- In an issue of Mega Man, Roll's trademark ponytail comes undone when she rushes out to help rescue survivors of a wrecked liner.
- Zebra Daddy normally wears his hair neatly slicked back. However as things continue to escalate out of control on him during the climax his hair gets more and more wild until it's hanging in his face.
Films — Animated
- Beauty and the Beast:
- Belle loses her (easily animated) ponytail only when things get dramatic, such as when she gets attacked by wolves during her escape from the Beast's castle.
- Less dramatically, a single lock of Belle's hair frequently comes loose and falls over her eyes. She occasionally smooths it back up, but she ends up spending more time with hair in her face than not.
- The same thing happens with Gaston during his final fight with the Beast, starting out in a ponytail and ending up loose. The reverse happens to the Beast over the course of the film, as his hair goes from disheveled to trimmed and tied back. The exchange is both intentional and symbolic of the Beast becoming more civilized while Gaston reveals his evil heart.
- It happens to Kayley in Quest for Camelot as she ends up escaping into a forest, a branch snagging her hairtie.
- Happens to Pocahontas in the sequel. Her hair is done up for the ball but loosens and comes down while she's in prison.
Films — Live-Action
- In Curse of the Golden Flower:
- The Empress' hair comes undone while fighting with her stepson over a robe she wants him to wear. They're also apparently carrying on an illicit affair, and things almost get intimate before he runs off.
- The Emperor also gets one of these later in the film, as he takes off his belt to beat his youngest son, Yu, who had just murdered his older half-brother both because of the aforementioned affair and Yu's own status as The Unfavorite.
- Antonio Banderas from Desperado during the Tarasco Bar shootout and various other fights.
- Since Alexander Dane, the extremely regretful classically-trained actor who played Galaxy Quest's Spock-analogue, is abducted in full costume including his prosthetic head covering, we don't actually see any of his hair for most of the film, except near the end, when the latex finally gives out sometime during his off-screen Roaring Rampage of Revenge and splits in one part, letting an incongruous lock slip out, adding to his overall wild-eyed "I can't believe I'm not dead" demeanor at the time.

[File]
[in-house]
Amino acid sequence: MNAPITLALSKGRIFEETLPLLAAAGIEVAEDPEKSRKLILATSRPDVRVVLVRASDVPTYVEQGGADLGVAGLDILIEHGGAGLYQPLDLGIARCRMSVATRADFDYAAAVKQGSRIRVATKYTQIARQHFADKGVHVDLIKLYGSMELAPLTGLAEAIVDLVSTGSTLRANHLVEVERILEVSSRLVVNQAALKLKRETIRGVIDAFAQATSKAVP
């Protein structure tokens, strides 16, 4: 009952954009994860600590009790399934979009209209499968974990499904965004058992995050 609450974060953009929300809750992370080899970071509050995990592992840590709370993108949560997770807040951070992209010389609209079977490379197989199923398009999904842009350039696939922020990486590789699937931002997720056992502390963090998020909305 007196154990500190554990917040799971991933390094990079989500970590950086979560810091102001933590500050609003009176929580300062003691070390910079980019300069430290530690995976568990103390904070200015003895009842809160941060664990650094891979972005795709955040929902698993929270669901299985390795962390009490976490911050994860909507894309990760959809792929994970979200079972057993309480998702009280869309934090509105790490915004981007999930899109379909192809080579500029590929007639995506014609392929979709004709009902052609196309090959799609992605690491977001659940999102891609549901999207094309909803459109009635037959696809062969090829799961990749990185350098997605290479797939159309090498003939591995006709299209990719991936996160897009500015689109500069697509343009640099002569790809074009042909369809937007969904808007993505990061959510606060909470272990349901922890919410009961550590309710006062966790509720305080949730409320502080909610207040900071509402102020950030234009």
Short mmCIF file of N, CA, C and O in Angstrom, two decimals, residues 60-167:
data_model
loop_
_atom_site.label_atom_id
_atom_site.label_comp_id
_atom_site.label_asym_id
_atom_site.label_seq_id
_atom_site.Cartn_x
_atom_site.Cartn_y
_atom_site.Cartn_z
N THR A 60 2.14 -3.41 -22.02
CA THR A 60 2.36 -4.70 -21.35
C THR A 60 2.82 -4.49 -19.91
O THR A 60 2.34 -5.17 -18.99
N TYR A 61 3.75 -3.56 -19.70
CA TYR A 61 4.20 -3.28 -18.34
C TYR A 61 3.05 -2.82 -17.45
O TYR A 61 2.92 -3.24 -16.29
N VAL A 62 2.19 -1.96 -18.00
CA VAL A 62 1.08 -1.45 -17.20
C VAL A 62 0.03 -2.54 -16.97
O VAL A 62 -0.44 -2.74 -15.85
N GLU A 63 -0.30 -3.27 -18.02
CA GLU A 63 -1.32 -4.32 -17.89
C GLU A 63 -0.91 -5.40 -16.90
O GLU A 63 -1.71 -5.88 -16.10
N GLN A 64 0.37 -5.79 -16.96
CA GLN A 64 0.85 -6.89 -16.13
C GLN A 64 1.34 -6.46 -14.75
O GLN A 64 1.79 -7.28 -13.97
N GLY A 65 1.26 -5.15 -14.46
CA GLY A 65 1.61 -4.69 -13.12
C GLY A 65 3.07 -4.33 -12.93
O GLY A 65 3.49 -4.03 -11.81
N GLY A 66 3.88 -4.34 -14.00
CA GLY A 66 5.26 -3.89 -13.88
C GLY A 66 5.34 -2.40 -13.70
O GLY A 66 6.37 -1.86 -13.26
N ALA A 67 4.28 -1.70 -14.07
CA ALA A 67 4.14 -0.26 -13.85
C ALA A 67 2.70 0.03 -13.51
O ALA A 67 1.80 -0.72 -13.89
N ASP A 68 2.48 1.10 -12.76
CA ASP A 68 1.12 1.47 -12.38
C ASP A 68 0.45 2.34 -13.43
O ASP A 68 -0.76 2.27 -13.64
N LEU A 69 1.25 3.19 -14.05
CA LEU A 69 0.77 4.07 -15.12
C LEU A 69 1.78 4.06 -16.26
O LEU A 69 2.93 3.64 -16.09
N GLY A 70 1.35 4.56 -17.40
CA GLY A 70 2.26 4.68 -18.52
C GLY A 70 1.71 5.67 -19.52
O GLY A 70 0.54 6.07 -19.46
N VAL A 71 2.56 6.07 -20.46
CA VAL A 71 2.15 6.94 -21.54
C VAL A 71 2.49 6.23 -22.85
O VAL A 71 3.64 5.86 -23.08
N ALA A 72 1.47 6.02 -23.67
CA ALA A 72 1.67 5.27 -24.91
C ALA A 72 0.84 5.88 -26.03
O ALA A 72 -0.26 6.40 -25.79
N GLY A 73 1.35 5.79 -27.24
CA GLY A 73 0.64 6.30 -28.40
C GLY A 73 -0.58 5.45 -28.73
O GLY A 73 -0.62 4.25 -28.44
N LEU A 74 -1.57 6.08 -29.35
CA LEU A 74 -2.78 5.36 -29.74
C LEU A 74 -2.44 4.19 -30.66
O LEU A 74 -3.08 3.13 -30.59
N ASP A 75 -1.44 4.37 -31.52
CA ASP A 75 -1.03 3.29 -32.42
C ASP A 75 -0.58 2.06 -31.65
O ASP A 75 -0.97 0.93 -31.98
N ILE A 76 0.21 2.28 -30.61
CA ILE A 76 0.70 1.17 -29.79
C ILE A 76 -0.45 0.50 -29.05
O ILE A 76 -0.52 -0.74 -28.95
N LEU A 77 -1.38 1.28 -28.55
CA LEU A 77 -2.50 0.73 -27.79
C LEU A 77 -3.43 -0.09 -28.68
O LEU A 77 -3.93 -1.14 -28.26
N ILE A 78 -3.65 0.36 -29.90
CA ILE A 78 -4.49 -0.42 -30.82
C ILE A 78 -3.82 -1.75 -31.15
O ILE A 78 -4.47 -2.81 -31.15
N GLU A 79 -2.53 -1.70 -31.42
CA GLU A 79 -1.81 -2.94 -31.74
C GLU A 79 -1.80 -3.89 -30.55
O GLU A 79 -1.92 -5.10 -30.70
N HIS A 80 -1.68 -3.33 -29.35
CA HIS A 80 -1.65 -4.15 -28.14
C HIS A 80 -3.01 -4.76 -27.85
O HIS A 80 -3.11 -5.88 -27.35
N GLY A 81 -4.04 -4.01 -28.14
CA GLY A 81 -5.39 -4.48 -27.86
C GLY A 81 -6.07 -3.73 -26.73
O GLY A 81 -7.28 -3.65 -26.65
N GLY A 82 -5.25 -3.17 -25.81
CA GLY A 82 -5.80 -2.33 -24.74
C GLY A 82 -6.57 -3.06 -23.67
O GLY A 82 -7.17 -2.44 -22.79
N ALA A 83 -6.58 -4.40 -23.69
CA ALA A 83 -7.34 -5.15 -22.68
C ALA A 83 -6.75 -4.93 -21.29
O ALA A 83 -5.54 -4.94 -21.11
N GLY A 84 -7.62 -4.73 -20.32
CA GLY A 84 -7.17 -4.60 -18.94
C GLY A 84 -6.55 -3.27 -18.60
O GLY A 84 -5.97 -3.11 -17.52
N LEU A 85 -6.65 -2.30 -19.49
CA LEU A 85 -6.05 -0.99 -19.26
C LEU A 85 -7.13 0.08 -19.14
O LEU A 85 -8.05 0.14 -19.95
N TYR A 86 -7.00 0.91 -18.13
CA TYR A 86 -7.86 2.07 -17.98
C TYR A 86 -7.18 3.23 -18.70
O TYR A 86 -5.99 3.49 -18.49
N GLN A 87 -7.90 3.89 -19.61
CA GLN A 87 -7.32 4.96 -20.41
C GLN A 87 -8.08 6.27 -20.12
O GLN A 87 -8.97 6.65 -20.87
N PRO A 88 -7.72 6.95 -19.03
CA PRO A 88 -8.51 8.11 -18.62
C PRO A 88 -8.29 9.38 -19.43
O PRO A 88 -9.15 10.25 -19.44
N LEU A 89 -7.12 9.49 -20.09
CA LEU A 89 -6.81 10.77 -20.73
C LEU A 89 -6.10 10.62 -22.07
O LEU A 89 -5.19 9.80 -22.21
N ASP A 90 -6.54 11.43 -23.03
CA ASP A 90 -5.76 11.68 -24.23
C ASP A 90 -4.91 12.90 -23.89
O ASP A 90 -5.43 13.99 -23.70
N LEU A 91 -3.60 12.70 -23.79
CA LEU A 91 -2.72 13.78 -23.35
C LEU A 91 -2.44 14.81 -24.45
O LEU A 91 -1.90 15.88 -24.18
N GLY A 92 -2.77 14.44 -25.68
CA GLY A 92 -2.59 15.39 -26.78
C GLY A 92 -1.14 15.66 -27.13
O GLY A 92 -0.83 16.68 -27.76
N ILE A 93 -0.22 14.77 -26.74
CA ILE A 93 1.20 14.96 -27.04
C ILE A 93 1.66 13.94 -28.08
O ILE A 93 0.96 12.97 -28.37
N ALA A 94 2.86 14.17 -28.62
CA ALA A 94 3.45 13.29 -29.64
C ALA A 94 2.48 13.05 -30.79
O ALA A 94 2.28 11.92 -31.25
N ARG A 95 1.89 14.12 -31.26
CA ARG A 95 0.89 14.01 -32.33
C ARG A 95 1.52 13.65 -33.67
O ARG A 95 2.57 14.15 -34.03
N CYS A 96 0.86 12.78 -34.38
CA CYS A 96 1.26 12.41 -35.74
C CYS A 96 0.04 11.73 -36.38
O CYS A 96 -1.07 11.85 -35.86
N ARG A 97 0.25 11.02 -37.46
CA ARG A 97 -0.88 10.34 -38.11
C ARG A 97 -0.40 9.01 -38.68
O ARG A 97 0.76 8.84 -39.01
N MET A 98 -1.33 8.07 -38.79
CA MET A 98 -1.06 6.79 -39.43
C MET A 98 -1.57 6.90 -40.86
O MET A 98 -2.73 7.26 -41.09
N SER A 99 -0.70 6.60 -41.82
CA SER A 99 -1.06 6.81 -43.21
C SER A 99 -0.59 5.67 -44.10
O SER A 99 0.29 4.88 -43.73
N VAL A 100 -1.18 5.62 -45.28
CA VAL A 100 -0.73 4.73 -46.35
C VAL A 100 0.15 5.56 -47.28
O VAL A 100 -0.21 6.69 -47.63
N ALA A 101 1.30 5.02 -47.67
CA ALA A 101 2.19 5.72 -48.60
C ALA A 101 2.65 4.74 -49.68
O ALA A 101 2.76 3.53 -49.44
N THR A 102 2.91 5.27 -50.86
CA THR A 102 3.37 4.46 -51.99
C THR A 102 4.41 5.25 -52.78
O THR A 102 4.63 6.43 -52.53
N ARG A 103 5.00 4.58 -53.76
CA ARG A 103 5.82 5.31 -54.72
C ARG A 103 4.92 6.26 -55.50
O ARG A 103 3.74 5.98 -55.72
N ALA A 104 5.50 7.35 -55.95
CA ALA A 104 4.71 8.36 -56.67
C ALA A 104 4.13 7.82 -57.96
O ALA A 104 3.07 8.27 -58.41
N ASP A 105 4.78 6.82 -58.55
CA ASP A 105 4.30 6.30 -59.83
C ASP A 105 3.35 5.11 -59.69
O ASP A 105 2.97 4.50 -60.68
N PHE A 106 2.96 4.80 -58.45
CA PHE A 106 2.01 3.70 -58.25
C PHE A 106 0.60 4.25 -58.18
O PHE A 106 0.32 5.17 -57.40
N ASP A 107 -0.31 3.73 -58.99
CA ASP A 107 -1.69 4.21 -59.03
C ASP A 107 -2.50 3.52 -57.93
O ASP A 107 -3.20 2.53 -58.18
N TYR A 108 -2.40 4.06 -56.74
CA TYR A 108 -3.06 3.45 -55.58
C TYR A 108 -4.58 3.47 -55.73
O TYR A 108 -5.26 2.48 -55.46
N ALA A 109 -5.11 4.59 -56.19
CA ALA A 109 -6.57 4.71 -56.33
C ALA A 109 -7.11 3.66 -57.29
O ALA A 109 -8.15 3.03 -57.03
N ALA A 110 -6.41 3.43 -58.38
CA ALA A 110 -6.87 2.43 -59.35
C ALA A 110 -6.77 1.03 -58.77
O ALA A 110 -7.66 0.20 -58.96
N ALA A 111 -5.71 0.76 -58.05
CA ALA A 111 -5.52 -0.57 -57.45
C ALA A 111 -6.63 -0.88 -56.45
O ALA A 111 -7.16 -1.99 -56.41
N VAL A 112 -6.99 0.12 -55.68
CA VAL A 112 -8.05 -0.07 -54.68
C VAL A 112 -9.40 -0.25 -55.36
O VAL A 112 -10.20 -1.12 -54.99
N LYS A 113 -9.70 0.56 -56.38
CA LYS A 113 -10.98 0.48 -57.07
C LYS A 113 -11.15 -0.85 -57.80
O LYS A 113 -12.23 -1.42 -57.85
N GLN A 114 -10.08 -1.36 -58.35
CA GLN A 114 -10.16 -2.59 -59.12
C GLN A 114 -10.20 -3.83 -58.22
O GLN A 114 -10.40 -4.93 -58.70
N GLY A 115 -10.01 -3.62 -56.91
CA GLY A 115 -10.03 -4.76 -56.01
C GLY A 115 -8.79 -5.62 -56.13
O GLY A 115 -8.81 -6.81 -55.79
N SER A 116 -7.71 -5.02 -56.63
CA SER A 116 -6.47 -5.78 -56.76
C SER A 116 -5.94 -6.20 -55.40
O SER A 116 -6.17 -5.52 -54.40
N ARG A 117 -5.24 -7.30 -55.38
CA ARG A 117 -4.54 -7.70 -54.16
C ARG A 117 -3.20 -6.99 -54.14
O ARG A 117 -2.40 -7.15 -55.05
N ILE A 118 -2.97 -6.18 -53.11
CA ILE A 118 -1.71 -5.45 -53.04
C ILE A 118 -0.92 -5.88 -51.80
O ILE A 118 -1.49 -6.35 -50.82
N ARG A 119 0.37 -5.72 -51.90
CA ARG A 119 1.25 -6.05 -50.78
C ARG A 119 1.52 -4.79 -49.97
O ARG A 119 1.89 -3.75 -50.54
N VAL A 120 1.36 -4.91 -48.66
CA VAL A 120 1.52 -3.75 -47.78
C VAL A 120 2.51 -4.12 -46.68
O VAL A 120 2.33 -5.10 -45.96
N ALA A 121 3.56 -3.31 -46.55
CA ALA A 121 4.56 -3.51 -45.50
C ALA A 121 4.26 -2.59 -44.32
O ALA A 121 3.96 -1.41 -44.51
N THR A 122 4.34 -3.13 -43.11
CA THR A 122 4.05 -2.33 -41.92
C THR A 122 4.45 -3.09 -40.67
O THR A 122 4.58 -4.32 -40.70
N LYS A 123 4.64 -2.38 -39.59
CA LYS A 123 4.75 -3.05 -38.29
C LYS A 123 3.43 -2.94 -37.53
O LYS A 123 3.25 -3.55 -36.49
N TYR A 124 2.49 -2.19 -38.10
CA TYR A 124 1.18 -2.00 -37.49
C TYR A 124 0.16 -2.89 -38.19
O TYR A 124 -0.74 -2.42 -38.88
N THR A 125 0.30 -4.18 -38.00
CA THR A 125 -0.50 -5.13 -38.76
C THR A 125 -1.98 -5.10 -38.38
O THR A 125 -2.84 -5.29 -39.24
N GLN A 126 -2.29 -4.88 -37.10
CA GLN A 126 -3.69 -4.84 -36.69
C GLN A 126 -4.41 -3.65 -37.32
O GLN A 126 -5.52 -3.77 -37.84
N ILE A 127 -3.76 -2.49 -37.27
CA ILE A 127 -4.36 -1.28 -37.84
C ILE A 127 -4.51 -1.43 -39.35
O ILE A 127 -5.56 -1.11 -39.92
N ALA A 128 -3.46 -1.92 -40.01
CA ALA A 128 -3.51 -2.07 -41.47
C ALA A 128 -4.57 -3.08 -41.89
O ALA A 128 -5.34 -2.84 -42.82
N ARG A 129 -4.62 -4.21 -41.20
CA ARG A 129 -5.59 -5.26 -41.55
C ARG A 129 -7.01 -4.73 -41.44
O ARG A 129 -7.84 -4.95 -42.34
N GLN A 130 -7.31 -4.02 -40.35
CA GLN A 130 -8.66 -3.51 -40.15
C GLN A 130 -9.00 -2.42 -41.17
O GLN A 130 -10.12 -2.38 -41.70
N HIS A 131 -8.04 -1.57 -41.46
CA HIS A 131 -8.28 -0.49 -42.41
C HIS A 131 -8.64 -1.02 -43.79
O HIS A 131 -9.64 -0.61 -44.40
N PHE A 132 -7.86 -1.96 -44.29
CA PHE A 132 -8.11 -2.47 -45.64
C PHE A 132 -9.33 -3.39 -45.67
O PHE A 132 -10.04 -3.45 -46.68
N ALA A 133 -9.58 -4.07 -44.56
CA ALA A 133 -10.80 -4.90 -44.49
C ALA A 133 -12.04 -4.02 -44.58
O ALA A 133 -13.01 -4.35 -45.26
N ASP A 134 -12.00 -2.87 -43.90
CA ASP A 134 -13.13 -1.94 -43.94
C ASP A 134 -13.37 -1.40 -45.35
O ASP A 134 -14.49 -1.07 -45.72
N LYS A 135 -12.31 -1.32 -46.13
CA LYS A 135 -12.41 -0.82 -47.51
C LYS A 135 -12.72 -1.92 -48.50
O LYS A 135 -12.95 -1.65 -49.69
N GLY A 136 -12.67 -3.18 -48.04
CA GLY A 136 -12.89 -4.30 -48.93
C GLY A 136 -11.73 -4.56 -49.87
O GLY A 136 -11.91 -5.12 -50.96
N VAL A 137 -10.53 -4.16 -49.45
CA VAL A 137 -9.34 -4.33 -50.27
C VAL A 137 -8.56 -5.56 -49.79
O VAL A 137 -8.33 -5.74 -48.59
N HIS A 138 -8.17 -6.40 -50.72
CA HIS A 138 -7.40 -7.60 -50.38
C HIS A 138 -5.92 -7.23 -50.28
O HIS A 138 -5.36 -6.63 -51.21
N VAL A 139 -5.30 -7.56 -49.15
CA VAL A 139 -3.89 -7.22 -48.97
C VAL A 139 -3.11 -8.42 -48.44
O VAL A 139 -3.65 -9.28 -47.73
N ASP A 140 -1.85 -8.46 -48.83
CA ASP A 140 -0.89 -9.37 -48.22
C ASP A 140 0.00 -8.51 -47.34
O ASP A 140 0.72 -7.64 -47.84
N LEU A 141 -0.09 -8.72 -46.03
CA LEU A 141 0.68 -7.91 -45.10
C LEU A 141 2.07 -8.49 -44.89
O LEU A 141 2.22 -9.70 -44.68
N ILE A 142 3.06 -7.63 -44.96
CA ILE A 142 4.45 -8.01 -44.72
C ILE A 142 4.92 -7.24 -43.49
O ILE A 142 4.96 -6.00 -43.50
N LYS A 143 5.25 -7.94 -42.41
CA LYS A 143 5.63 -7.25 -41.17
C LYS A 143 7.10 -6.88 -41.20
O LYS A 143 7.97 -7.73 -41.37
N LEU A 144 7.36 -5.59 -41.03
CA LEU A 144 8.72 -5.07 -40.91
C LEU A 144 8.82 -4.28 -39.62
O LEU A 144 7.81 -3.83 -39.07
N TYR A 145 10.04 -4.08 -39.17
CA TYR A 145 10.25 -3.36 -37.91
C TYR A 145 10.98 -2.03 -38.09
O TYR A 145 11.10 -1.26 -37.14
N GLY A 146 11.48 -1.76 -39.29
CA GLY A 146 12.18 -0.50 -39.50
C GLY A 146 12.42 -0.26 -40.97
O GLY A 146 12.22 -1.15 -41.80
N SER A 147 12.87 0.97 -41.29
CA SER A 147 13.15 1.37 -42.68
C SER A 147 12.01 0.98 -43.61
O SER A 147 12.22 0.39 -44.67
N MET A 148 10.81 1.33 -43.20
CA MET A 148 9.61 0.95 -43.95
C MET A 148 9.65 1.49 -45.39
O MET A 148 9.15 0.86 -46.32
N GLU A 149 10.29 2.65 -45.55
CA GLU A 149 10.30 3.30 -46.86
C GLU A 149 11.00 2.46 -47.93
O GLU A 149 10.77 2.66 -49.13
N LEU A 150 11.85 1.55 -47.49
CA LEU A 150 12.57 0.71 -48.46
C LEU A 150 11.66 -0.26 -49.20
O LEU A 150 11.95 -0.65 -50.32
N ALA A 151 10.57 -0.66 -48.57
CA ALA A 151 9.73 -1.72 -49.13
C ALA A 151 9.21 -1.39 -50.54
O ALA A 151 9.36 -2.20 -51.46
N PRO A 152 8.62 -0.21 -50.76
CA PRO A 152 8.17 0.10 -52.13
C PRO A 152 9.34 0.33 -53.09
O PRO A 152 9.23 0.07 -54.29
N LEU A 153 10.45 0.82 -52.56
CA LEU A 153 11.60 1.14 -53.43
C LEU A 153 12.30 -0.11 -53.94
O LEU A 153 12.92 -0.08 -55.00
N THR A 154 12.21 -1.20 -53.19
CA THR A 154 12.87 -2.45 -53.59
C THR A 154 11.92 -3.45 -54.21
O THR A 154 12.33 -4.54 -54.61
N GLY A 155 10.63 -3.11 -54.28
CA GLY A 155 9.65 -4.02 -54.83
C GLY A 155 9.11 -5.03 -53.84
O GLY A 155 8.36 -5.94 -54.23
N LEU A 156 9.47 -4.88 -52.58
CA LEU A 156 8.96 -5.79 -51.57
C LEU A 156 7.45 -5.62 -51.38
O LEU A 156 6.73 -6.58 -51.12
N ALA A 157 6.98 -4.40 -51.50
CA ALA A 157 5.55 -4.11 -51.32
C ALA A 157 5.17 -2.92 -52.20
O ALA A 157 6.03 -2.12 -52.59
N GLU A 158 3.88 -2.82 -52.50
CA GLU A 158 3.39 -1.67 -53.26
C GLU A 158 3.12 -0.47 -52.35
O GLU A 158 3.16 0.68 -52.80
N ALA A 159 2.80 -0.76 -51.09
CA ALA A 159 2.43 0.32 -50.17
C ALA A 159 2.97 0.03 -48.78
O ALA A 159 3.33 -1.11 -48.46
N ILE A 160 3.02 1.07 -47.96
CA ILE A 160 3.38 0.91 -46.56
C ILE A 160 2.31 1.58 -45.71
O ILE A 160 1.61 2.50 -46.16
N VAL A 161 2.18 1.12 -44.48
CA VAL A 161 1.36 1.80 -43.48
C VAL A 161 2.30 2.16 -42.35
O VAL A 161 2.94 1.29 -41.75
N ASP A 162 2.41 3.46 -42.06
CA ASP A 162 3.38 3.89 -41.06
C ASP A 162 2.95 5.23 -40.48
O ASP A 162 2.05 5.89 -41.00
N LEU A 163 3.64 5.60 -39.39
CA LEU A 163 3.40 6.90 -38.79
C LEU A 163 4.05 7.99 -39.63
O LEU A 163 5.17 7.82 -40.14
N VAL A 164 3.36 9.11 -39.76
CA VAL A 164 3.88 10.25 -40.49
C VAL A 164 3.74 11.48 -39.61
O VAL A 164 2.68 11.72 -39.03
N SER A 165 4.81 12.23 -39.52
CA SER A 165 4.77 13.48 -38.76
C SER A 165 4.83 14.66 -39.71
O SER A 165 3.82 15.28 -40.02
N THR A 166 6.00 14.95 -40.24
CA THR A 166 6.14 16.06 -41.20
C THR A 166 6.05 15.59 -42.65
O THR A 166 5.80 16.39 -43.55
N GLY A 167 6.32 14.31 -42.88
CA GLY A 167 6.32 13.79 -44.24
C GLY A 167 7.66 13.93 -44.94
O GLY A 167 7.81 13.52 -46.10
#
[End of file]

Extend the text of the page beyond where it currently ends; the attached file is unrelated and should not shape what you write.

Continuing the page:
- Happens to Will Turner in Pirates of the Caribbean a lot.
- Elizabeth Swann, too, a couple of times.
- In Stardance by Spider and Jeanne Robinson, the story revolves around a zero-gee dance company (in space, of course.) This trope comes into play in an unexpected way when one of the dancers auditioning insists on wearing his long, thick hair in a ponytail "held by one hairband" despite having been warned of the dangers. The band does break during a rehearsal, his spacesuit helmet fills with hair, and he suffocates on it before he can be gotten to a pressurized area.
- In Dark Heavens, both the Xuan Wu (and later the protagonist, Emma) have this issue. They stop to tie their hair back roughly once a chapter - Xuan Wu because his body naturally tries to return to the state it was in when he became Immortal (IE: At the end of a battle. He tends to lose his shoes as well!) and Emma... presumably because she's an active girl doing insane things in Hong Kong, which is humid at the best of times. Oh, and because she's 'Rapidly turning into a smaller version of the Xuan Wu'
- Tash, in Galaxy of Fear, wears her hair in one neat braid. When she's locked into a room with the air being slowly vented in The Doomsday Ship and the room is later opened, she's found lying on the ground with her hair undone.
Live Action TV
- Subverted in the Firefly episode "Jaynestown"; when Book lets down his hair, it is not sexy, but (hilariously) terrifying, to the point of freaking River out and sending her running for cover. The sight is enough to give even Zoe pause.
- Star Trek: Voyager :
- Although not quite fanservice, Capt. Janeway's hair was apparently psychically linked to the well-being of Voyager itself. Every time a battle started going badly, Janeway's hair started escaping its pins. It looks very dramatic -until some smart-aleck starts going "Hairstyle at 86% integrity" "That last shot took out the braid, bobby pins are failing"
- On the other hand, it was definitely fanservice whenever Seven of Nine's hairdo started coming apart—it implied that she was defrosting a little, if only from sheer stress.
- Star Trek: Deep Space Nine:
- In the episode "Crossfire", there's a scene where Odo (distraught over his Unrequited Love for Kira) is seen in his quarters with a single strand of 'hair' falling across his face. This was an improvisation by actor Rene Auberjonois, based on a Japanese print he'd seen of a warrior in defeat. Some of the producers weren't happy (because Odo doesn't actually have hair as he's a shapeshifter) but eventually rationalised it as a symbol that Odo is going to pieces, in that he's no longer controlling all of his body. (You'd have thought that creating individual strands of hair would take more control than a single textured "hair" shape. The guy had problems duplicating lips and ears, for goodness' sake!)